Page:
CLEVELAND, Tenn. -- Cleveland city school board and council members met over lunch Monday to decide on a new school location: Hardwick Field or Hardwick Farm.
They also discussed the growing urgency of building another elementary school and where the money to do so will come from.
Since the beginning of the 2010 school year, the city system has added 338 students, schools director Dr. Martin Ringstaff said in opening the meeting.
"You can see how quickly this could escalate out of our control without planning now for a new school," he said. "We are blessed with so many great people wanting to move to Cleveland."
Hardwick Field is the current city airport, but a new airport will be ready by the end of the year. The Cleveland Municipal Airport Authority plans to sell the site and use the revenue as matching funds for federal grants that are funding the new airport.
Hardwick Farm is open pastureland on the opposite side of North Lee Highway. But the family that owns it has plans with a developer to build a new community there, including commercial space, apartments, homes and some large estates. The school board and the family are negotiating a price for 15 acres for a school, too.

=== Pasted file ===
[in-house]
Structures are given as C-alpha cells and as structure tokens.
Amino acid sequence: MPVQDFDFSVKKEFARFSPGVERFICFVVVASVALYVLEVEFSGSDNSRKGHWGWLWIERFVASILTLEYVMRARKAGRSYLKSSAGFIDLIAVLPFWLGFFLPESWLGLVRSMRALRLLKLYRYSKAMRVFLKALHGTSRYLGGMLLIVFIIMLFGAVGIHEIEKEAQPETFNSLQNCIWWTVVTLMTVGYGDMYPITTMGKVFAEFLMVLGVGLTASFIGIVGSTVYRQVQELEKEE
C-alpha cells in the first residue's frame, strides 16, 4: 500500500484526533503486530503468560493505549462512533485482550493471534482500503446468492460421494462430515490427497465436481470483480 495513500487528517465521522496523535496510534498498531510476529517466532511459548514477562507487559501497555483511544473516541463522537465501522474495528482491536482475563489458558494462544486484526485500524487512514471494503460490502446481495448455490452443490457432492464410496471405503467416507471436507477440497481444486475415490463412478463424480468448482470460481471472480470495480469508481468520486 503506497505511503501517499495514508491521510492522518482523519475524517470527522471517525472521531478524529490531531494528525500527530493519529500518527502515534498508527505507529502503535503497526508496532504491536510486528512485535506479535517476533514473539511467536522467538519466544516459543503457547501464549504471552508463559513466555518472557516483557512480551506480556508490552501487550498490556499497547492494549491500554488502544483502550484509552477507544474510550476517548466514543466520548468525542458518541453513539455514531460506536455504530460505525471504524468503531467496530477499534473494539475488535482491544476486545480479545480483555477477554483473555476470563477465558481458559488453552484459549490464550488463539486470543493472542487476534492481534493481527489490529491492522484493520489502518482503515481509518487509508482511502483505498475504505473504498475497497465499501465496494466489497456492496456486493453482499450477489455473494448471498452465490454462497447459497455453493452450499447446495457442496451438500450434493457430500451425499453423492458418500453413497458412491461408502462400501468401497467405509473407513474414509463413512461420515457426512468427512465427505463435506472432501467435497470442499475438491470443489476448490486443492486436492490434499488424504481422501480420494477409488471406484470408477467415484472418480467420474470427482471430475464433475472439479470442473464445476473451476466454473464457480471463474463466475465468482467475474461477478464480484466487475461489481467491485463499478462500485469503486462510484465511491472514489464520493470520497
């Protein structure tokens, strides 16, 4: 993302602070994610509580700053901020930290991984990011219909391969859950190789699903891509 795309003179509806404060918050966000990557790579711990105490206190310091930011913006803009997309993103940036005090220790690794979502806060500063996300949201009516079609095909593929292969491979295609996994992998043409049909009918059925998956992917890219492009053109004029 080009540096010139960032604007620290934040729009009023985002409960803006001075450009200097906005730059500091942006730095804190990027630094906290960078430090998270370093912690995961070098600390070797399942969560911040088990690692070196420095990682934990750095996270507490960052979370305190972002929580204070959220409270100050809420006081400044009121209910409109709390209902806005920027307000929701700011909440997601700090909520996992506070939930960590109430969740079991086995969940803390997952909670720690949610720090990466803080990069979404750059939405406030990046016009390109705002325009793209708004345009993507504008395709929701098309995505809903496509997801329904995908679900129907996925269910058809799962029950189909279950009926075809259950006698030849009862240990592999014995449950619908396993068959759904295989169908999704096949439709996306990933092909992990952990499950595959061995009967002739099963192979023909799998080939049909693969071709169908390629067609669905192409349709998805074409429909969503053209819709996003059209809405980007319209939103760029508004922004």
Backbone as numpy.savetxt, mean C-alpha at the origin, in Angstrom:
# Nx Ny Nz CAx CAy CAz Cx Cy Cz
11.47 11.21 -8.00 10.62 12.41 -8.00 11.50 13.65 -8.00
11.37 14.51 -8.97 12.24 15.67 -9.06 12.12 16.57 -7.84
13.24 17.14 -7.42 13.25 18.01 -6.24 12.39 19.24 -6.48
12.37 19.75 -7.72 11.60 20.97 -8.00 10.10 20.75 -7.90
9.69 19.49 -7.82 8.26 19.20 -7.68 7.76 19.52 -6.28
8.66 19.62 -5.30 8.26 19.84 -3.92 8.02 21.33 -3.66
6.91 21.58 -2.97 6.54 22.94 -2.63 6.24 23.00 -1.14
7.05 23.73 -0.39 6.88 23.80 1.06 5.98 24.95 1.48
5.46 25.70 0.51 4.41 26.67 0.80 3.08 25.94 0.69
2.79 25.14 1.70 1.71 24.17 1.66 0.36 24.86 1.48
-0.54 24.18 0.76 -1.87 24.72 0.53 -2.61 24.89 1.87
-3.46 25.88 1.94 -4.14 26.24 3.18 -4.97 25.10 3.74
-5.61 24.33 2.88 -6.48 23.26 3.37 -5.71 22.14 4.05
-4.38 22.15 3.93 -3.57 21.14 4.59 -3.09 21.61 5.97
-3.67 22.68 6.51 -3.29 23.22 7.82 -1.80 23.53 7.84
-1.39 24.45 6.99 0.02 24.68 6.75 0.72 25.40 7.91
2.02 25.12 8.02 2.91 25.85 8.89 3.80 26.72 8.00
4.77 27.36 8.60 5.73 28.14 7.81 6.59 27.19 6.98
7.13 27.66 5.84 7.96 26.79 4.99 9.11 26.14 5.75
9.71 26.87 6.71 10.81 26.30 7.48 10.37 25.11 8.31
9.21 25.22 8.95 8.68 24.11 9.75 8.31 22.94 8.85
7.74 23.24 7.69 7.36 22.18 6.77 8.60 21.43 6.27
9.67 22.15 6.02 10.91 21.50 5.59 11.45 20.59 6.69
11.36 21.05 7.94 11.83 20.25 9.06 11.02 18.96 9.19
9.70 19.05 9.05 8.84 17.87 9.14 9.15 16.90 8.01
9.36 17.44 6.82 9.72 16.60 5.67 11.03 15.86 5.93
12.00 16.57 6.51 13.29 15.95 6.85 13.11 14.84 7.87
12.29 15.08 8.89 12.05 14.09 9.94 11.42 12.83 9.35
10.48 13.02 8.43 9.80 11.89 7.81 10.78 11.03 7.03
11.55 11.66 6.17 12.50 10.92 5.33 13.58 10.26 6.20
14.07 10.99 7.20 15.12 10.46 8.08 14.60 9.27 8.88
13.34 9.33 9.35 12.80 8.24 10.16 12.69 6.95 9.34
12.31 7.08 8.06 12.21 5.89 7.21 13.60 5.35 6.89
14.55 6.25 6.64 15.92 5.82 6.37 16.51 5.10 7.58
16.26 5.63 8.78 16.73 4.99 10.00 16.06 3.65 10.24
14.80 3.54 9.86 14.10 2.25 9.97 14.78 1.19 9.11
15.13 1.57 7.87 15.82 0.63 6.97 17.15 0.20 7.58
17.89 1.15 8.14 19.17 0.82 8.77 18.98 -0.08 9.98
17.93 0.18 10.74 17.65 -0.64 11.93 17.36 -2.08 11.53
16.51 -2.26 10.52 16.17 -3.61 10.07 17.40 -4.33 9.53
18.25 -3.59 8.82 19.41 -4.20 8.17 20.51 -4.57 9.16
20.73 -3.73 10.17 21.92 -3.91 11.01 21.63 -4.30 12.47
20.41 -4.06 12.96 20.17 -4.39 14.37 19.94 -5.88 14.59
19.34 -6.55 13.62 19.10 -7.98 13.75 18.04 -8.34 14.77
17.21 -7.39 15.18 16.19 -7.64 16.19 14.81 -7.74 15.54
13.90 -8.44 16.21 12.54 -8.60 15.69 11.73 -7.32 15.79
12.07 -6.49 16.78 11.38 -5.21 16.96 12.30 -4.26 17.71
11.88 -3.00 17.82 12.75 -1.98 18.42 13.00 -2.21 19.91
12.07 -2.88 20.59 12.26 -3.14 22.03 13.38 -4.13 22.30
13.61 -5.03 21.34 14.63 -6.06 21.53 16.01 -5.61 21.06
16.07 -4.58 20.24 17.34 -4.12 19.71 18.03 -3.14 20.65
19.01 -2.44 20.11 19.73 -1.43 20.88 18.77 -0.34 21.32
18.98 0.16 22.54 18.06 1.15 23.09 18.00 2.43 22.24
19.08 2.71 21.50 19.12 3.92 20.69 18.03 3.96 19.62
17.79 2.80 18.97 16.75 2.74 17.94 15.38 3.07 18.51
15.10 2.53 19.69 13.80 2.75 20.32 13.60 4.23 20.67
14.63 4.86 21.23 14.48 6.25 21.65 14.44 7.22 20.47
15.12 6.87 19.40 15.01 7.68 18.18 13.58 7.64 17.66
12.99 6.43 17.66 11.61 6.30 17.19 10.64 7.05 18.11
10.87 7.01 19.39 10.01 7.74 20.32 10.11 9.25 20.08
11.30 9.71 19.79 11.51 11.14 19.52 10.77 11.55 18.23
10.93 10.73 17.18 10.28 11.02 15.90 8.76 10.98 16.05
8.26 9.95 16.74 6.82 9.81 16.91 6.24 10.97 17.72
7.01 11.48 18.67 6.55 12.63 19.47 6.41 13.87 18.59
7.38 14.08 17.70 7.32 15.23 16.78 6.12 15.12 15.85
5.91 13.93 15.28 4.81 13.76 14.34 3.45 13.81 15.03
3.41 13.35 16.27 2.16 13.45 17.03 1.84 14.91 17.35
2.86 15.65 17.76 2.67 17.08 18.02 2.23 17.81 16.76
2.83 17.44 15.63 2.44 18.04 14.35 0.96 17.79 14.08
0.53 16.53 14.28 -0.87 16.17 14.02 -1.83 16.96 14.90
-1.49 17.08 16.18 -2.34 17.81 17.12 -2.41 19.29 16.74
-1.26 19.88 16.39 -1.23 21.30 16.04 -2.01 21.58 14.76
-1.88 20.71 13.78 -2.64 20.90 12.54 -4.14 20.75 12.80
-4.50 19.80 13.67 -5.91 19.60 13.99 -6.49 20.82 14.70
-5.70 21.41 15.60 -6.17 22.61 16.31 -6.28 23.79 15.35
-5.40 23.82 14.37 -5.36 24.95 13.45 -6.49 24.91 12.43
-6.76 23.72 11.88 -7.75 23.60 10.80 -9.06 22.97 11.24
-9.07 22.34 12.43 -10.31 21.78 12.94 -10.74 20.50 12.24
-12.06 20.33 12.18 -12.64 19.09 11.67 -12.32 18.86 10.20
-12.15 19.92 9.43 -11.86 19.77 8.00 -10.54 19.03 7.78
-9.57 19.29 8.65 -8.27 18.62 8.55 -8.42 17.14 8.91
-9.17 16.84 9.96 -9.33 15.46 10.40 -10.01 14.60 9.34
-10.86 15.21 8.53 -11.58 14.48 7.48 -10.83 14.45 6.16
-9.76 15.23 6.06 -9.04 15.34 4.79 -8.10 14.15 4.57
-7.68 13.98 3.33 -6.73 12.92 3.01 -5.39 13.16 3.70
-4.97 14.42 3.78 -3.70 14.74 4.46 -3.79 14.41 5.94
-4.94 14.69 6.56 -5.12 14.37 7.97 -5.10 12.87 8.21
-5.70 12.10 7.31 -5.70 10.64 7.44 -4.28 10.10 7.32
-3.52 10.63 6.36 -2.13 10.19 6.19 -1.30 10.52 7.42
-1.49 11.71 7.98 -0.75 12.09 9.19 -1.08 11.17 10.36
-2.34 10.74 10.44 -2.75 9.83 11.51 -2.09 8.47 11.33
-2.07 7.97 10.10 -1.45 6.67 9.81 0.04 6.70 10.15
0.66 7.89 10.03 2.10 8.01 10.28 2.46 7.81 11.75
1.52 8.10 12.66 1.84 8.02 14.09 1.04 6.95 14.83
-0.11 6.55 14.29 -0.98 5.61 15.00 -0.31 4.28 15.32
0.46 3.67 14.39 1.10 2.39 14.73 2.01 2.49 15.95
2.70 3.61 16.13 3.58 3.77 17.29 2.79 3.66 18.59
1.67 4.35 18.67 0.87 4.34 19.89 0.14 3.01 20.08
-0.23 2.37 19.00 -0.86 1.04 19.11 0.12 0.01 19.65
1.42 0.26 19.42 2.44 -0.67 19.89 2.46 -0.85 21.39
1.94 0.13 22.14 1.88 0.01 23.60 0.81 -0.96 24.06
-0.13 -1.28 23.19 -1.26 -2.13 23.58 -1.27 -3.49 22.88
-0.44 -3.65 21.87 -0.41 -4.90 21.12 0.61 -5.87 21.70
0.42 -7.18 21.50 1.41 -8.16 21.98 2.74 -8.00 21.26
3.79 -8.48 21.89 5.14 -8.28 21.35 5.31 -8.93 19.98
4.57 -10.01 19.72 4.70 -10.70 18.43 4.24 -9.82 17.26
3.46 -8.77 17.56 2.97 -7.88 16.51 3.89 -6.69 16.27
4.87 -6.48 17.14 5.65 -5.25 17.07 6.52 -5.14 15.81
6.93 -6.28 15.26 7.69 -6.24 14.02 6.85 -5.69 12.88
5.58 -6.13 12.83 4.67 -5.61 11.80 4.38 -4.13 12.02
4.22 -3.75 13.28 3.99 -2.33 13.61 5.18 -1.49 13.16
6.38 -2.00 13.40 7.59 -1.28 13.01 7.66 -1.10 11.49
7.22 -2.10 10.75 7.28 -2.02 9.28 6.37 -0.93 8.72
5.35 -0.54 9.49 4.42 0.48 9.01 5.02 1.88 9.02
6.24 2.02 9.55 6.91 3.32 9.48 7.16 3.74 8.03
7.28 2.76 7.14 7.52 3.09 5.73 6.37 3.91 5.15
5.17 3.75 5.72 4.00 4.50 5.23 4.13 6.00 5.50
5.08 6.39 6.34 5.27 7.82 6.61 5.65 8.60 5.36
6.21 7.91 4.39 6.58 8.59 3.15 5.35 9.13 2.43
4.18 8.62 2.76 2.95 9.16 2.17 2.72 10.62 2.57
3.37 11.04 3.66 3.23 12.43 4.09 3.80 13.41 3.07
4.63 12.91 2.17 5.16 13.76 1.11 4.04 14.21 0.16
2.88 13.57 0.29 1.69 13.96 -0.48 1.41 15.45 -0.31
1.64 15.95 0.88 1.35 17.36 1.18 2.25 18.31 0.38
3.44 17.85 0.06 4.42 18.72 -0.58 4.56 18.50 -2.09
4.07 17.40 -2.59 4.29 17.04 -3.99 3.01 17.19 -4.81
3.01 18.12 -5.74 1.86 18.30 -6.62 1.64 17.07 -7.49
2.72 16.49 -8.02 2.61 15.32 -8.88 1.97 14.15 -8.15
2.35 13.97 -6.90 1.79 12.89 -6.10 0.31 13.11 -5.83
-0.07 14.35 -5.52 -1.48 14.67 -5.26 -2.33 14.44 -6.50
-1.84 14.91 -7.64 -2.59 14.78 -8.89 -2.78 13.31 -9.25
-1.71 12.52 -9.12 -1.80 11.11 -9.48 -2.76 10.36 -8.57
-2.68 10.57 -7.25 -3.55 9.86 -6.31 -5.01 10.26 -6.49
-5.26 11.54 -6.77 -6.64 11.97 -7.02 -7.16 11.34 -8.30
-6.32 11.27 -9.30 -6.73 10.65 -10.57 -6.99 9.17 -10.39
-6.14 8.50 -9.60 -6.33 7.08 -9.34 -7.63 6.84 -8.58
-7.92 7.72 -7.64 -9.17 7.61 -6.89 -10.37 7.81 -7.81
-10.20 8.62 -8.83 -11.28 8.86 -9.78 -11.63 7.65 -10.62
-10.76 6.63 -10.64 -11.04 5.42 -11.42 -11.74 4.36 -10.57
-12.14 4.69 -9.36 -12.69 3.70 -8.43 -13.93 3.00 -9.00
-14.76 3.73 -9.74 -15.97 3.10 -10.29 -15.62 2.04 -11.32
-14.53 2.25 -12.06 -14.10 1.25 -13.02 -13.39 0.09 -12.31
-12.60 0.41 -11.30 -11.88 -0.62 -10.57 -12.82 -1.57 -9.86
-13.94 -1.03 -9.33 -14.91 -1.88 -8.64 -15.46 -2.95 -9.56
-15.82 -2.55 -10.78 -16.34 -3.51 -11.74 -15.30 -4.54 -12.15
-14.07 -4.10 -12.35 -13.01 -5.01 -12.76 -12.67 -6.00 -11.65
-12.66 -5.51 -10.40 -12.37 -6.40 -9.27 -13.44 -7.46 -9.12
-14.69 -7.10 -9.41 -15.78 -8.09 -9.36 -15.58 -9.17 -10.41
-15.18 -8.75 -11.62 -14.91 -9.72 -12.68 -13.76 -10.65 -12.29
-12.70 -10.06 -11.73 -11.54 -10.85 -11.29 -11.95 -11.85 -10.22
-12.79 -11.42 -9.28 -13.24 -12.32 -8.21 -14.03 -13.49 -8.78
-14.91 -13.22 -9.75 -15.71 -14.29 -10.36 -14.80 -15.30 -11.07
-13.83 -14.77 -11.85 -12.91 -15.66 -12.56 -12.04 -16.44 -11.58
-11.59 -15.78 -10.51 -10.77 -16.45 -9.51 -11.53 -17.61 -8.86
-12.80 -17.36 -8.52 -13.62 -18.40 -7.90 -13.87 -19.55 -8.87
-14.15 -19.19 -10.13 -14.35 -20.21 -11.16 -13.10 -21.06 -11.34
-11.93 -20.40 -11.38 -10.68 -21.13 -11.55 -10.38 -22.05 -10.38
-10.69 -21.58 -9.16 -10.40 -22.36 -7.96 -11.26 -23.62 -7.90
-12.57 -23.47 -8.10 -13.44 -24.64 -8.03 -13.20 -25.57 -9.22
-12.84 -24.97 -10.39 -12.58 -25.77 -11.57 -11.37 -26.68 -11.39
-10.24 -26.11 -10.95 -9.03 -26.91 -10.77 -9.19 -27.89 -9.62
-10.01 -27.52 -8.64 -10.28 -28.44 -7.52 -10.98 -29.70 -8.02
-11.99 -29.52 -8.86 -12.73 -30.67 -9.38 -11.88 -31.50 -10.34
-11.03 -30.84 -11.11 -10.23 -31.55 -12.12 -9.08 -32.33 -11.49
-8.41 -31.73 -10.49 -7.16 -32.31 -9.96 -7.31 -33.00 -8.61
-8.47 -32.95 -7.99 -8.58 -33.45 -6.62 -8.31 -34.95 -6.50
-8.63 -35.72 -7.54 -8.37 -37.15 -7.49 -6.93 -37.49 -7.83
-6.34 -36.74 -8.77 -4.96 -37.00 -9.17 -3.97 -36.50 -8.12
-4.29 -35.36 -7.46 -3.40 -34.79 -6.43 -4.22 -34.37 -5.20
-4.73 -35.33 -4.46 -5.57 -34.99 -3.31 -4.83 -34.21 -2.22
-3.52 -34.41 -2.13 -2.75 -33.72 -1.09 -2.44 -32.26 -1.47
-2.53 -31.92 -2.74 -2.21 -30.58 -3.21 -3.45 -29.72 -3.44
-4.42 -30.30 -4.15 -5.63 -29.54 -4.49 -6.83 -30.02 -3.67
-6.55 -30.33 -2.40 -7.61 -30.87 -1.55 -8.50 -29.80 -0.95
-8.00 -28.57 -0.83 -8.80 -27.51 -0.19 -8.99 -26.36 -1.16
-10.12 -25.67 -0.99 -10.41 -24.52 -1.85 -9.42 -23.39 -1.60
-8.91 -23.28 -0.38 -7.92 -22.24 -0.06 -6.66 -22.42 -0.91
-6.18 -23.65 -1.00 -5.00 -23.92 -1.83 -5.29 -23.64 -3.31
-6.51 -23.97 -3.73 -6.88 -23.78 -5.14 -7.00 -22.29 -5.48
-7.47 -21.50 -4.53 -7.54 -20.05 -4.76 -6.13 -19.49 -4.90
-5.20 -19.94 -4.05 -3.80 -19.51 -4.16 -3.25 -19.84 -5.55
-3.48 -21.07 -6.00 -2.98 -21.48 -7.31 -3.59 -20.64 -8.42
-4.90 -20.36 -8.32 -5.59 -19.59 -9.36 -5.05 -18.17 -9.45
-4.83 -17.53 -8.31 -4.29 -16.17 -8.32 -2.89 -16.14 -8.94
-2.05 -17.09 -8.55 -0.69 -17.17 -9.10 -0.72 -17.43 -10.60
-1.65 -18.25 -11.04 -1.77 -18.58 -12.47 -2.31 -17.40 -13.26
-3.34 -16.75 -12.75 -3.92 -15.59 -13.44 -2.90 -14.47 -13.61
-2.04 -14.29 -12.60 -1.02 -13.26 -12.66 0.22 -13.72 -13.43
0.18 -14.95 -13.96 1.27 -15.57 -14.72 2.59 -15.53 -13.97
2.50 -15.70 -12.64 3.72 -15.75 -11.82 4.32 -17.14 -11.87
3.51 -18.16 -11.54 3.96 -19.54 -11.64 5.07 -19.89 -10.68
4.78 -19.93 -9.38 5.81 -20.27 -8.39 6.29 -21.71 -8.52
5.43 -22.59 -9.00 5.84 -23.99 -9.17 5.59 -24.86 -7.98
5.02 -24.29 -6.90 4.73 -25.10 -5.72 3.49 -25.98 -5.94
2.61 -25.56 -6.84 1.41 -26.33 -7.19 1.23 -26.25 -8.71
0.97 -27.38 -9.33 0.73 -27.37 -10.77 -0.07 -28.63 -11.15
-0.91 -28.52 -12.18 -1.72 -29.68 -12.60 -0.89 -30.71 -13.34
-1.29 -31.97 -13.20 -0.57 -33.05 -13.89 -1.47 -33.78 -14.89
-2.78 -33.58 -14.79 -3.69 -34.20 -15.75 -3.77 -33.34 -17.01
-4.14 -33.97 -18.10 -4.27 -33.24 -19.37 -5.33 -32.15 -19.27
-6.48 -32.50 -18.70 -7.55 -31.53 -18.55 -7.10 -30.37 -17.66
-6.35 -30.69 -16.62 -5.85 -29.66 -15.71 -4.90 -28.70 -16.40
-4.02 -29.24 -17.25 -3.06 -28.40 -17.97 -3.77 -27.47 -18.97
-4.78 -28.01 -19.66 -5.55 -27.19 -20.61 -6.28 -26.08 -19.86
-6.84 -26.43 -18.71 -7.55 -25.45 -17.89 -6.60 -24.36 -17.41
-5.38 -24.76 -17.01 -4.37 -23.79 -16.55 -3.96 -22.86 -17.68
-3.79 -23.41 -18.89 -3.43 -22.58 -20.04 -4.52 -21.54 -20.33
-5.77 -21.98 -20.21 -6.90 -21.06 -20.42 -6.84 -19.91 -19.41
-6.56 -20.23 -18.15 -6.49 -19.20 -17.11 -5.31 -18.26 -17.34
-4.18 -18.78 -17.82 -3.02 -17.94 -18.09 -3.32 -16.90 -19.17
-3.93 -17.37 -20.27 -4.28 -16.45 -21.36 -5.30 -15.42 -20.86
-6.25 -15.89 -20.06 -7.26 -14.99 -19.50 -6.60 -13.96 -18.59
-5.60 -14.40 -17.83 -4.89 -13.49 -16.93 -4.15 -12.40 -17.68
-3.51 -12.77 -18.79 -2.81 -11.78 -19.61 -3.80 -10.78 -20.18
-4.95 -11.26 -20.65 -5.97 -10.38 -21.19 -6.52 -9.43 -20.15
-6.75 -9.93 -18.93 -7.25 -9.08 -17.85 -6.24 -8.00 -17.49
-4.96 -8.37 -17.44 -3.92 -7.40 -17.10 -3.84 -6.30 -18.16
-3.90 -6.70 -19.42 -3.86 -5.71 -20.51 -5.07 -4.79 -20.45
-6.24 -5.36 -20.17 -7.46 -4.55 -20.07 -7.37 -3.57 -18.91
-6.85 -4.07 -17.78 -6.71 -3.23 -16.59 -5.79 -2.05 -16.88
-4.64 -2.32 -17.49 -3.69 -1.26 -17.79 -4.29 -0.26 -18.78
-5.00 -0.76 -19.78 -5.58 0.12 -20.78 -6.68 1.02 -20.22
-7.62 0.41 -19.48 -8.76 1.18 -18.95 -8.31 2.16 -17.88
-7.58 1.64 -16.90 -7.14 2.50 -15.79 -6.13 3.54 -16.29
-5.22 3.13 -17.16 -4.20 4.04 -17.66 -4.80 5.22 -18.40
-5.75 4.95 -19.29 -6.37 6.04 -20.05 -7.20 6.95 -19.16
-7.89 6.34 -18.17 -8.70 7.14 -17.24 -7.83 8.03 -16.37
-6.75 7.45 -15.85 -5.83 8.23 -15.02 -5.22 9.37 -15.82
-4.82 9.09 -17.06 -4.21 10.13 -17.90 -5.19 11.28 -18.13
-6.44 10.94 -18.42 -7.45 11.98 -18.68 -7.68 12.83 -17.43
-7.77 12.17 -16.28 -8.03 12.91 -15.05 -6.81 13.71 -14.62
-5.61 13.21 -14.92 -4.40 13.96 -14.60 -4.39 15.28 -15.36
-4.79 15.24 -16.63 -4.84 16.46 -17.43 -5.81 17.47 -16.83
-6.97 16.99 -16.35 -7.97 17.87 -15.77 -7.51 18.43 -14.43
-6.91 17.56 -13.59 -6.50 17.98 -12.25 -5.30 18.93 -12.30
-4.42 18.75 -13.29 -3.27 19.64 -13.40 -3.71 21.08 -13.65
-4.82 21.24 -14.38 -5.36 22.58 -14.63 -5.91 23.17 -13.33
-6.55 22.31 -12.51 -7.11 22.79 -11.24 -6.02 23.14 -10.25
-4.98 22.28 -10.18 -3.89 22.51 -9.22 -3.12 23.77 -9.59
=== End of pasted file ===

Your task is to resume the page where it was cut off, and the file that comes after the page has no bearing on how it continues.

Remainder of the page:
Council members noted the airport property may be cheaper per acre and wondered if a school "footprint" would fit on the site.
"Is the airport out of the question?" Cleveland Mayor Tom Rowland asked.
Hardwick Field sits behind an existing neighborhood with no visibility from the highway. It has been an airport for 60 years, raising environmental questions, and the property has an odd shape for a school site, board members said.
The next school needs accessibility and visibility, board member Dr. Murl Dirksen said.
Board member Peggy Pesterfield said the Hardwick Farm development plan could bring as many as 2,500 people to the North Cleveland site.
Funding is another question before both the board and the council.
The County Commission is considering a referendum in August on a wheel tax to pay for city and county school needs.
Councilman Richard Banks said that if a referendum is held and fails, no backup plan has been discussed for schools that must be built anyway.
The meeting ended with city school staff being asked for details about costs as well as building and site studies. Rowland suggested they meet again in 30 to 45 days and invite the Bradley County Commission and county school board. City school board members also want to hear more details about Hardwick Field from the Cleveland Airport Authority.
Contact Randall Higgins at email@example.com or 423-314-1029.